Inflammatory bowel disease is linked to a more than doubling in the risk of developing dementia, finds research published online in the journal Gut.
What’s more, dementia was diagnosed around 7 years earlier in people with IBD than it was in those without this gut condition, the findings of this large population-based study show.
Mounting evidence suggests that communication between the gut, its microbiome, and the central nervous system (gut-brain axis) is implicated in various aspects of health and disease.
While the cause of IBD is not clear, it is thought to develop from an impaired immune response to changes in the gut microbiome.
And recently published research suggests that IBD may have a role in the development of another neurodegenerative disorder, Parkinson’s disease. But it’s not clear if IBD may also be linked to a heightened risk of dementia.
To explore this further, the researchers drew on data for 1742 people aged 45 and above who had been diagnosed with either ulcerative colitis or Crohn’s disease between 1998 and 2011, and registered with the Taiwan National Health Insurance programme. This was set up in 1995 and is compulsory for all Taiwanese residents.
Their cognitive health was tracked for 16 years following their IBD diagnosis and compared with that of 17,420 people who were matched for sex, age, access to healthcare, income, and underlying conditions, but who didn’t have IBD.
During the monitoring period, a larger proportion of those with IBD developed dementia (5.5%), including Alzheimer’s disease, than those without (1.5%).
Additionally, people with IBD were diagnosed with dementia an average of 7 years earlier (76) than those without IBD (83).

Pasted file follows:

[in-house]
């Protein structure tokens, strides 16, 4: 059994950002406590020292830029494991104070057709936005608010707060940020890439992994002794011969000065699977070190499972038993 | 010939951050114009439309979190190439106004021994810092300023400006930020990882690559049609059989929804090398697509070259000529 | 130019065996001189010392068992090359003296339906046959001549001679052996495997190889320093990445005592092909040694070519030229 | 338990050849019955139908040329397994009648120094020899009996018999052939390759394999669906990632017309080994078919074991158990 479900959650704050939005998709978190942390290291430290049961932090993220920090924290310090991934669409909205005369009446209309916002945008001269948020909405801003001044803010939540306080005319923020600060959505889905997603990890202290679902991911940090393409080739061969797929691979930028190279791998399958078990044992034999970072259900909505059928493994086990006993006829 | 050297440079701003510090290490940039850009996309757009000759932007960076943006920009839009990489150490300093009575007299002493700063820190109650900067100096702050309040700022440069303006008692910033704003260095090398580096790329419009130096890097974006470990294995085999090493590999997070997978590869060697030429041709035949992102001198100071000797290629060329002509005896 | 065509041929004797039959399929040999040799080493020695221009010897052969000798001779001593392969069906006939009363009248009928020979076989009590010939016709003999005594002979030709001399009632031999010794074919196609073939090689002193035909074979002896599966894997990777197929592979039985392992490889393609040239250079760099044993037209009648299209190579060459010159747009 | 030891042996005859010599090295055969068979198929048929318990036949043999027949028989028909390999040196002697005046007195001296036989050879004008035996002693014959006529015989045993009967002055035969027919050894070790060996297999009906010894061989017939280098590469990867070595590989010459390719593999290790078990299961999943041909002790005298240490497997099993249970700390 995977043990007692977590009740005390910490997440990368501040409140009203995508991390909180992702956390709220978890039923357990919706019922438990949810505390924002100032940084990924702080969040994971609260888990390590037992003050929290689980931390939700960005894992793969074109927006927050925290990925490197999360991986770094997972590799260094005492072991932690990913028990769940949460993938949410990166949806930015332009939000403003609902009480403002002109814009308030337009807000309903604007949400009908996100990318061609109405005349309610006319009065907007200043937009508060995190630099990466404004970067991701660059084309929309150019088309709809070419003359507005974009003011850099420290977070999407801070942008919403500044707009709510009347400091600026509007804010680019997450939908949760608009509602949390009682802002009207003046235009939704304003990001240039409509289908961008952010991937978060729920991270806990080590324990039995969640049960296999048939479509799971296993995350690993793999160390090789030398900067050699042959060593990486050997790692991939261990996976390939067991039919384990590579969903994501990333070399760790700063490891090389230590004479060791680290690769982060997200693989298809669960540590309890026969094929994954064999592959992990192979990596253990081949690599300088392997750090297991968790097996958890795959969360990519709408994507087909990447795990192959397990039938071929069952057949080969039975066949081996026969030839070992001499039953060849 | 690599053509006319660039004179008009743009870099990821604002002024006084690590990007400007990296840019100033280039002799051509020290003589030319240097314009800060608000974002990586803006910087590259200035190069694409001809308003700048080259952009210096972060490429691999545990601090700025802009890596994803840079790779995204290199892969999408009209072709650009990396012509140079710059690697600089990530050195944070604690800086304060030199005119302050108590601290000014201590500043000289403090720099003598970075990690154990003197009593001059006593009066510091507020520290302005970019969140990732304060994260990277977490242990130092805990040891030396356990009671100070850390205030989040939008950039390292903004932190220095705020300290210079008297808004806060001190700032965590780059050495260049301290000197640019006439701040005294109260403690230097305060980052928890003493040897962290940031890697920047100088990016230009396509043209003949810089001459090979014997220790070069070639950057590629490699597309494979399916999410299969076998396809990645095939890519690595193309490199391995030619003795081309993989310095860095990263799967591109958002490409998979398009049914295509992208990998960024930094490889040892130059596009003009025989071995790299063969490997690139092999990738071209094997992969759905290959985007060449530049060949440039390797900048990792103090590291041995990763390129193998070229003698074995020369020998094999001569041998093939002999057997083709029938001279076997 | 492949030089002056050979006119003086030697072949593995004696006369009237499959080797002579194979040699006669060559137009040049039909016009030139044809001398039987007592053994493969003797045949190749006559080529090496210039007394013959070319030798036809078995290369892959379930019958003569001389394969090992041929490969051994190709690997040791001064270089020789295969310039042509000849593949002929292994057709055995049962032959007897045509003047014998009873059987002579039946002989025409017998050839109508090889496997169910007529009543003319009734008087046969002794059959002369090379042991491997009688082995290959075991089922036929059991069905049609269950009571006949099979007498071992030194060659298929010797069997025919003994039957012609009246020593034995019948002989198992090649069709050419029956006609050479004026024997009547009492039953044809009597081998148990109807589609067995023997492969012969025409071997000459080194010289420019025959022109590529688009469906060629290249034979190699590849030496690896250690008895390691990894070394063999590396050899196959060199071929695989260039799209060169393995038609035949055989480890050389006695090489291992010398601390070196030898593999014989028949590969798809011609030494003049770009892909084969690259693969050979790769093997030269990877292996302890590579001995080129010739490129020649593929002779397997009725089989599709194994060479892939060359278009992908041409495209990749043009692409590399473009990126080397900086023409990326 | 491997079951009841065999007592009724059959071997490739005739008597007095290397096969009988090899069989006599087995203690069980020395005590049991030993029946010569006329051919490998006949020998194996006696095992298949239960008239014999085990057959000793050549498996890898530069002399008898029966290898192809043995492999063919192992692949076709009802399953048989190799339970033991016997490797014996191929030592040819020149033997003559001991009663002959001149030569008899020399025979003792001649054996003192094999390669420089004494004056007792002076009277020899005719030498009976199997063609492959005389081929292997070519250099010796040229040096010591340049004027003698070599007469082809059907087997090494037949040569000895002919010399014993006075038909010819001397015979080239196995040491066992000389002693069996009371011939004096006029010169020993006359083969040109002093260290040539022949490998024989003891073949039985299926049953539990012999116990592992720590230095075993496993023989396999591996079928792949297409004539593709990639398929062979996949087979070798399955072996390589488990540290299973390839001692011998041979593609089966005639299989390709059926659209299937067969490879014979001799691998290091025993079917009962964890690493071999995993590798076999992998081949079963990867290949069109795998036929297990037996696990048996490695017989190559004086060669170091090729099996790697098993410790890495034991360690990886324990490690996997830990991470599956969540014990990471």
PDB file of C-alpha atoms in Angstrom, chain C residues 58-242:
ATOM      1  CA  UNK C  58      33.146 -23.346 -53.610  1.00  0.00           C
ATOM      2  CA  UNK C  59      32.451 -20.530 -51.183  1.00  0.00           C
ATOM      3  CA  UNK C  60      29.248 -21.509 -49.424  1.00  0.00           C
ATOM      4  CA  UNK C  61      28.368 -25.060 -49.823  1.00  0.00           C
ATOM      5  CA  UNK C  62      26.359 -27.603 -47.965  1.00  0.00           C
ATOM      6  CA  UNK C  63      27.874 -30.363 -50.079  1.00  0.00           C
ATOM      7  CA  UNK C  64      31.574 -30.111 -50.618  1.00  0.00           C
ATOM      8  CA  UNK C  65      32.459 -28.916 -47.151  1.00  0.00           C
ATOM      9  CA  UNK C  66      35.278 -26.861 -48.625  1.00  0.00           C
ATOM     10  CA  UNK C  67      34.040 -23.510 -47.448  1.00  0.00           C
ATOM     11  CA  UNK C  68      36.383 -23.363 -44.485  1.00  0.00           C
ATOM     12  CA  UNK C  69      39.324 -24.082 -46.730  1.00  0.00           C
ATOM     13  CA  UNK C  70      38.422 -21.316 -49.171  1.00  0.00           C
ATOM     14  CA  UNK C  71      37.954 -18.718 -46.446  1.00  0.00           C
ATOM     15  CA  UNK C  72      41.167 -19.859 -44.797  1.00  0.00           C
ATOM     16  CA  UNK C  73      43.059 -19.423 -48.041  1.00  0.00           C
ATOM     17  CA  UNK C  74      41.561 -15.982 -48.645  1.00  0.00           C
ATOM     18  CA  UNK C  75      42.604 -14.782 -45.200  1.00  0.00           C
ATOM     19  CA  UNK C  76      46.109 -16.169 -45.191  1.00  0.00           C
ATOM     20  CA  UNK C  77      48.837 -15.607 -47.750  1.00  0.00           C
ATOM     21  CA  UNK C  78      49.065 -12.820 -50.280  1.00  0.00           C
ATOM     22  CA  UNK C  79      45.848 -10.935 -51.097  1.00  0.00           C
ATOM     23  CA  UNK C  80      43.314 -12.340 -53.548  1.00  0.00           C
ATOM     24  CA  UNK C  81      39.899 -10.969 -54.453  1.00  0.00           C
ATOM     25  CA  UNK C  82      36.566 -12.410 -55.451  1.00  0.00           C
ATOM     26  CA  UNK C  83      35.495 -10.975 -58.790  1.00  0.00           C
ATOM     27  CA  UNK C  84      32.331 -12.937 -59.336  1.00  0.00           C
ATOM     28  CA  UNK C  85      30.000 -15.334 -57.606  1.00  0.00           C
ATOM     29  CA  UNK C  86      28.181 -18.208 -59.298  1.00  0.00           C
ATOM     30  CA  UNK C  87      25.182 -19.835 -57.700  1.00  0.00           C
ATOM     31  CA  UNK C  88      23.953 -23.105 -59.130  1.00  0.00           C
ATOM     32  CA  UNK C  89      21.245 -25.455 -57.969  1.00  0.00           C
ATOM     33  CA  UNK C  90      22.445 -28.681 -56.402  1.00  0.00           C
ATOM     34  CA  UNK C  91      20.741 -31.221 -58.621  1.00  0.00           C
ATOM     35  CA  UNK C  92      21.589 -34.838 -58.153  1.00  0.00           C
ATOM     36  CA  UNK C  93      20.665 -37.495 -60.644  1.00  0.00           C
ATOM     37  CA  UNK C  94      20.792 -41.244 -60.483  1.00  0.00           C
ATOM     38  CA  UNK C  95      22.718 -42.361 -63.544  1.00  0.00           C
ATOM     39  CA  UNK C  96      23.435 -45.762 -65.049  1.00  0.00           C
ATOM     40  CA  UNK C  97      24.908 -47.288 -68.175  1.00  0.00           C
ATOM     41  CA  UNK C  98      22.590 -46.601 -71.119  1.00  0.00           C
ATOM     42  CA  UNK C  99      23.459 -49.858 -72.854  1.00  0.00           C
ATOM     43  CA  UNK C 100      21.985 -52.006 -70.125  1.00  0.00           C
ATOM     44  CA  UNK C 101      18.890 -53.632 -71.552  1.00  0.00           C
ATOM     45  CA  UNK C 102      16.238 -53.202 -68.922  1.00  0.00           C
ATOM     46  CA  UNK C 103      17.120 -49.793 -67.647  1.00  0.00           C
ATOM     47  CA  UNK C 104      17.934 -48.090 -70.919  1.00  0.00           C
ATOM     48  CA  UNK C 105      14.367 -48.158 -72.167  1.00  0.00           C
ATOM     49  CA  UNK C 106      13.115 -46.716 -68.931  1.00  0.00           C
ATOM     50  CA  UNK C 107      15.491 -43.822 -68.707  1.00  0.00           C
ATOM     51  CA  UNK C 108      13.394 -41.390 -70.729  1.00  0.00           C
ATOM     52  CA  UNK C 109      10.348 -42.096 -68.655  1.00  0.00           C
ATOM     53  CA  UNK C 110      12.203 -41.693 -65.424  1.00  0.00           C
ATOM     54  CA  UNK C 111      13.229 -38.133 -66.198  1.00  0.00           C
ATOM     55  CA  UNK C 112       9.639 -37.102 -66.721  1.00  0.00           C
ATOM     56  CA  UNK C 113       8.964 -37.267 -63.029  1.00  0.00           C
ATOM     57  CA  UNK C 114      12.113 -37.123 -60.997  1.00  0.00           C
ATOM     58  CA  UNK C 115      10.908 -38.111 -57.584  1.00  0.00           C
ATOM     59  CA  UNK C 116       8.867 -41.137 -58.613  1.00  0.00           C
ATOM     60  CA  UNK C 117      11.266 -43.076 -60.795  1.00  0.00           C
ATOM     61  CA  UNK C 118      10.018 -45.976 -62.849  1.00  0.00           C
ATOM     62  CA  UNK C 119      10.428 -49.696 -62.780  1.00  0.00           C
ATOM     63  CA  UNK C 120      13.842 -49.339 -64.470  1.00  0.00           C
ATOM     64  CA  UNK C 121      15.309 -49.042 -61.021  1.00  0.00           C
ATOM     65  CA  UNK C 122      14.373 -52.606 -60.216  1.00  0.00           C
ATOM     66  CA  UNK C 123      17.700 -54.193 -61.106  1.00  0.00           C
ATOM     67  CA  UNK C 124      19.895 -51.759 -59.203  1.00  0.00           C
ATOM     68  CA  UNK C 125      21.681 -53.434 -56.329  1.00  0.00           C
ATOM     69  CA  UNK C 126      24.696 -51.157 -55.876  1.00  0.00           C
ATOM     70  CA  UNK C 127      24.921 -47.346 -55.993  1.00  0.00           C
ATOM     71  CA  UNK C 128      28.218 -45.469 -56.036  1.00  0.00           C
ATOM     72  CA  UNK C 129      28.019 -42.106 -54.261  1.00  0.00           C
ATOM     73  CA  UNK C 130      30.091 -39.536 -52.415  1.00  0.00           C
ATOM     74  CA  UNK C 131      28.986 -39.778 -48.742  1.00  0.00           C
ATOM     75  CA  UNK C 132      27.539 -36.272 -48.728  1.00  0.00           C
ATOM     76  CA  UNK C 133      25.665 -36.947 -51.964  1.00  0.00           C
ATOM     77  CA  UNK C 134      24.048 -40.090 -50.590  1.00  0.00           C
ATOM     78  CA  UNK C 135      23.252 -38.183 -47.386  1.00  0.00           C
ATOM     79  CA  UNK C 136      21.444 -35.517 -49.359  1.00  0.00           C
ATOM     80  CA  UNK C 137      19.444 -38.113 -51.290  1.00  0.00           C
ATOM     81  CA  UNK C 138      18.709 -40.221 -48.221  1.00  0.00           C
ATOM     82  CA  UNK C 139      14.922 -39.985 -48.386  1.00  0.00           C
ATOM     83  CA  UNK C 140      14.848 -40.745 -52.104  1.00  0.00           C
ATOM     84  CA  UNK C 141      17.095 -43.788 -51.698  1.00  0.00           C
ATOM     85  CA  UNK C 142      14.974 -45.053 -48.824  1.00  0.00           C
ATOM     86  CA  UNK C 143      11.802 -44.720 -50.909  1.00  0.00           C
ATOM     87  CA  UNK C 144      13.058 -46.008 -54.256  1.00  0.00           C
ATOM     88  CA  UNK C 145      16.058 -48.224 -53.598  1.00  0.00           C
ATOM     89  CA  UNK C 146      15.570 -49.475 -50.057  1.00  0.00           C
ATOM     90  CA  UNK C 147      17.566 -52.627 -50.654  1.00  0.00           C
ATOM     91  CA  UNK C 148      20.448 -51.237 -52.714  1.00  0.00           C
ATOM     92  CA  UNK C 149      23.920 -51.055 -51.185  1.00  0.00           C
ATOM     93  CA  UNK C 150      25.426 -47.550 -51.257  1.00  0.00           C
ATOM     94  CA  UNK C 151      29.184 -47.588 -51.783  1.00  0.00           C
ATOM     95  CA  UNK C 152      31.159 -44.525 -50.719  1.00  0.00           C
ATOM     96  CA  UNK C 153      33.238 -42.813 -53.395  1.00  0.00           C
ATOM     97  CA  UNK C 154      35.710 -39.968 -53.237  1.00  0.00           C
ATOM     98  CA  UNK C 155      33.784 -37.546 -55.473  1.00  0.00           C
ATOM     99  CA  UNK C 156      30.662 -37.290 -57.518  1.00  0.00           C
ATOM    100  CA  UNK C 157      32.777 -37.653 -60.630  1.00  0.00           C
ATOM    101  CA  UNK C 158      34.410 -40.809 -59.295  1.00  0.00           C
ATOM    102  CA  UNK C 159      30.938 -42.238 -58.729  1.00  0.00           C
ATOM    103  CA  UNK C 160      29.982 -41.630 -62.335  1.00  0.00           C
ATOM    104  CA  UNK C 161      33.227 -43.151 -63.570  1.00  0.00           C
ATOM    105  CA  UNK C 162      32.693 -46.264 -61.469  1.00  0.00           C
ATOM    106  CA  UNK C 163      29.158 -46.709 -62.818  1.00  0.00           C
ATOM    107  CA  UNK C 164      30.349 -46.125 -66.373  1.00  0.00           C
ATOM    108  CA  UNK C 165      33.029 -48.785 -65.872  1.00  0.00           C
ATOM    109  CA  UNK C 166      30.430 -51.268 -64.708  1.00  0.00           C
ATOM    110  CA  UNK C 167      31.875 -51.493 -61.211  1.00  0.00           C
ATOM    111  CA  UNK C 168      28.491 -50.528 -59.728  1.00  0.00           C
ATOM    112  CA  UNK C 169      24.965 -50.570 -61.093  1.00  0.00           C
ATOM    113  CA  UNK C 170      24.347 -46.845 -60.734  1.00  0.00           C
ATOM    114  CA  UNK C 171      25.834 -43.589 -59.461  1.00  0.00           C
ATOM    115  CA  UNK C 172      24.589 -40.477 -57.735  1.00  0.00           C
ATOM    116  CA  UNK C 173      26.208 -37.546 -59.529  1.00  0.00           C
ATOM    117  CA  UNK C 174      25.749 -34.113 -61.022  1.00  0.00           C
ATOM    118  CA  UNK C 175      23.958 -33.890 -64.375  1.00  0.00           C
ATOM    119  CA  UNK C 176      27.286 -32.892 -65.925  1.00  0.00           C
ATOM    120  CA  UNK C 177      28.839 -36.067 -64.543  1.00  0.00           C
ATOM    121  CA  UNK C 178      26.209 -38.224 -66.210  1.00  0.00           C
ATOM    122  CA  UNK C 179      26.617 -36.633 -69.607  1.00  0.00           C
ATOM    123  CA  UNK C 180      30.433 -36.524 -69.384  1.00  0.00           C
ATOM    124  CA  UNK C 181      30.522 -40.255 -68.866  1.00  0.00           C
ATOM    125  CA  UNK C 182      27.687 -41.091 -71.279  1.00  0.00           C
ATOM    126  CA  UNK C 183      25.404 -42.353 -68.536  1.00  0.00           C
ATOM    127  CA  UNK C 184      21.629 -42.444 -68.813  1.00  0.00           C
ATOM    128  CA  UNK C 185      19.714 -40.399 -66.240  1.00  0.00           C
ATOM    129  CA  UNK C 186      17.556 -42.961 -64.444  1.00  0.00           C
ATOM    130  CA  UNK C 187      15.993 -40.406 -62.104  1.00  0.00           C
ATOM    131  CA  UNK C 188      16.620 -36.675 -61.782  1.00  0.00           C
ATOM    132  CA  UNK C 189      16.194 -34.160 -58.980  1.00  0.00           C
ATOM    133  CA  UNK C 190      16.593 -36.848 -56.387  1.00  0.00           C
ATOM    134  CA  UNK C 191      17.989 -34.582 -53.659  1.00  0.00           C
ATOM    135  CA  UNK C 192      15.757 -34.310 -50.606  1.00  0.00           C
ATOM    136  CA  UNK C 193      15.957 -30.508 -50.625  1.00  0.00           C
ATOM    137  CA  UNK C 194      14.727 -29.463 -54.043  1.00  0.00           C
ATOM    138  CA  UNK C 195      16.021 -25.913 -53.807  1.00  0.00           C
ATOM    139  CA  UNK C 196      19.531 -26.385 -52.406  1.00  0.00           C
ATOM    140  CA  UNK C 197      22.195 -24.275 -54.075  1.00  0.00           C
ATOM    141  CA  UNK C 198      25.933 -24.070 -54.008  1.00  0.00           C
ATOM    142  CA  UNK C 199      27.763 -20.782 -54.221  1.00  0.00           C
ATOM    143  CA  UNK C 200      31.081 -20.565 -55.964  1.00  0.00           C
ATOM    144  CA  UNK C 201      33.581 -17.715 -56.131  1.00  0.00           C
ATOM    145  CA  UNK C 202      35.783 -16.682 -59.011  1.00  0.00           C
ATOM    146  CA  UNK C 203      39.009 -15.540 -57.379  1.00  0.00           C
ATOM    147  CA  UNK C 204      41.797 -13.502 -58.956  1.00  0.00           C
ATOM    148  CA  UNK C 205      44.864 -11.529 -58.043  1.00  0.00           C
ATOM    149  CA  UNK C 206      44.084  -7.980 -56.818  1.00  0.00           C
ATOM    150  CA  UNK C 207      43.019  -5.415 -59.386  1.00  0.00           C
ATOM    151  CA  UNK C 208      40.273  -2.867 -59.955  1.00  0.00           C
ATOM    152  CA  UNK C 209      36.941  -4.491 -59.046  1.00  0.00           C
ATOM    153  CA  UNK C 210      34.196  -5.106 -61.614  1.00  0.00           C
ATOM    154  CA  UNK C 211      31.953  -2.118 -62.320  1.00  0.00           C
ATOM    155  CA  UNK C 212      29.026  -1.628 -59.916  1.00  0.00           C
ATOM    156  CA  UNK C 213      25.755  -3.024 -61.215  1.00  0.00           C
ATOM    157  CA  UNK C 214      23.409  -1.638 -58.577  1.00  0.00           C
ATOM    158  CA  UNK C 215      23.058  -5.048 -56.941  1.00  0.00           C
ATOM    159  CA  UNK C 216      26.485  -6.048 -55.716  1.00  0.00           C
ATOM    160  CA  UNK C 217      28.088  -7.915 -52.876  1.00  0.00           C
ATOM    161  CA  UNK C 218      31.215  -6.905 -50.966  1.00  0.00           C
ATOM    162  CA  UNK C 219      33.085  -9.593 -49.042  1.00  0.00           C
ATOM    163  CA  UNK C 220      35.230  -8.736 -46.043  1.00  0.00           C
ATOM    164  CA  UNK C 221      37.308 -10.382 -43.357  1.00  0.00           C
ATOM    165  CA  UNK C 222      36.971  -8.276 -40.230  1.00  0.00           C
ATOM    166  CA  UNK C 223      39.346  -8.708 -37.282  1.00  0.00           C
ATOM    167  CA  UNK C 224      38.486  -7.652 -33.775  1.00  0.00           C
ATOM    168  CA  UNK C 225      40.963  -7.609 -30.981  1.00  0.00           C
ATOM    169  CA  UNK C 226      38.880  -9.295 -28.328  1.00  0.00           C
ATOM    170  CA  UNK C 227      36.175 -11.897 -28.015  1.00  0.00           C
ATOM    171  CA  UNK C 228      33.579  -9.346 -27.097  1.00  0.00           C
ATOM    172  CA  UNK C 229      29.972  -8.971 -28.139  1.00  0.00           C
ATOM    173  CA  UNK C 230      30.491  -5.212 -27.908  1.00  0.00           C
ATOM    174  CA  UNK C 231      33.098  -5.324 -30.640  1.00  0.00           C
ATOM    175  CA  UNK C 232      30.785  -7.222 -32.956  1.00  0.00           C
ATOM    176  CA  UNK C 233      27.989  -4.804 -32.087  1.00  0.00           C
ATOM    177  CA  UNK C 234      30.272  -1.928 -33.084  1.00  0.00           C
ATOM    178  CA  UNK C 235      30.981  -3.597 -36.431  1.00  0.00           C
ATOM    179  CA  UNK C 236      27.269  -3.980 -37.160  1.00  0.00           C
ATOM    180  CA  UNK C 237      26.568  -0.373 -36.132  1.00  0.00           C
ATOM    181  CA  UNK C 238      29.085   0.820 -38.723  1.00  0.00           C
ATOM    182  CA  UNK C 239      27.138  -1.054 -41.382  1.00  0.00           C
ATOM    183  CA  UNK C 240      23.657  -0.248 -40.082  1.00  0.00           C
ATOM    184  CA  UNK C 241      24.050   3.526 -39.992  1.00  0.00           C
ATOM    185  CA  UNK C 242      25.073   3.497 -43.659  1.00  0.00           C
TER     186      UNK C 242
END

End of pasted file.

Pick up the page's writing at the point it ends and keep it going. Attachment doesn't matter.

After taking account of potentially influential factors, including age and underlying conditions, people with IBD were more than twice as likely to develop dementia as those without.
Of all the dementias, the risk for Alzheimer’s disease was greatest: those with IBD were six times as likely to develop this as were those without IBD.
Neither sex nor type of IBD had any bearing on the findings. But the risk of dementia seemed to be associated with increasing length of time a person had had IBD.
This is an observational study, and as such, cannot establish cause and effect. Nor were the researchers able to gather information on potentially influential lifestyle factors, such as diet and exercise, or assess the impact of anti-inflammatory drugs prescribed.
But they point to previously published research, indicating chronic inflammation and an imbalance in gut bacteria as potential contributors to cognitive decline.
And they conclude: “The identification of increased dementia risk and earlier onset among patients with IBD suggest that [they] might benefit from education and increased clinical vigilance,” to slow cognitive decline and improve quality of life.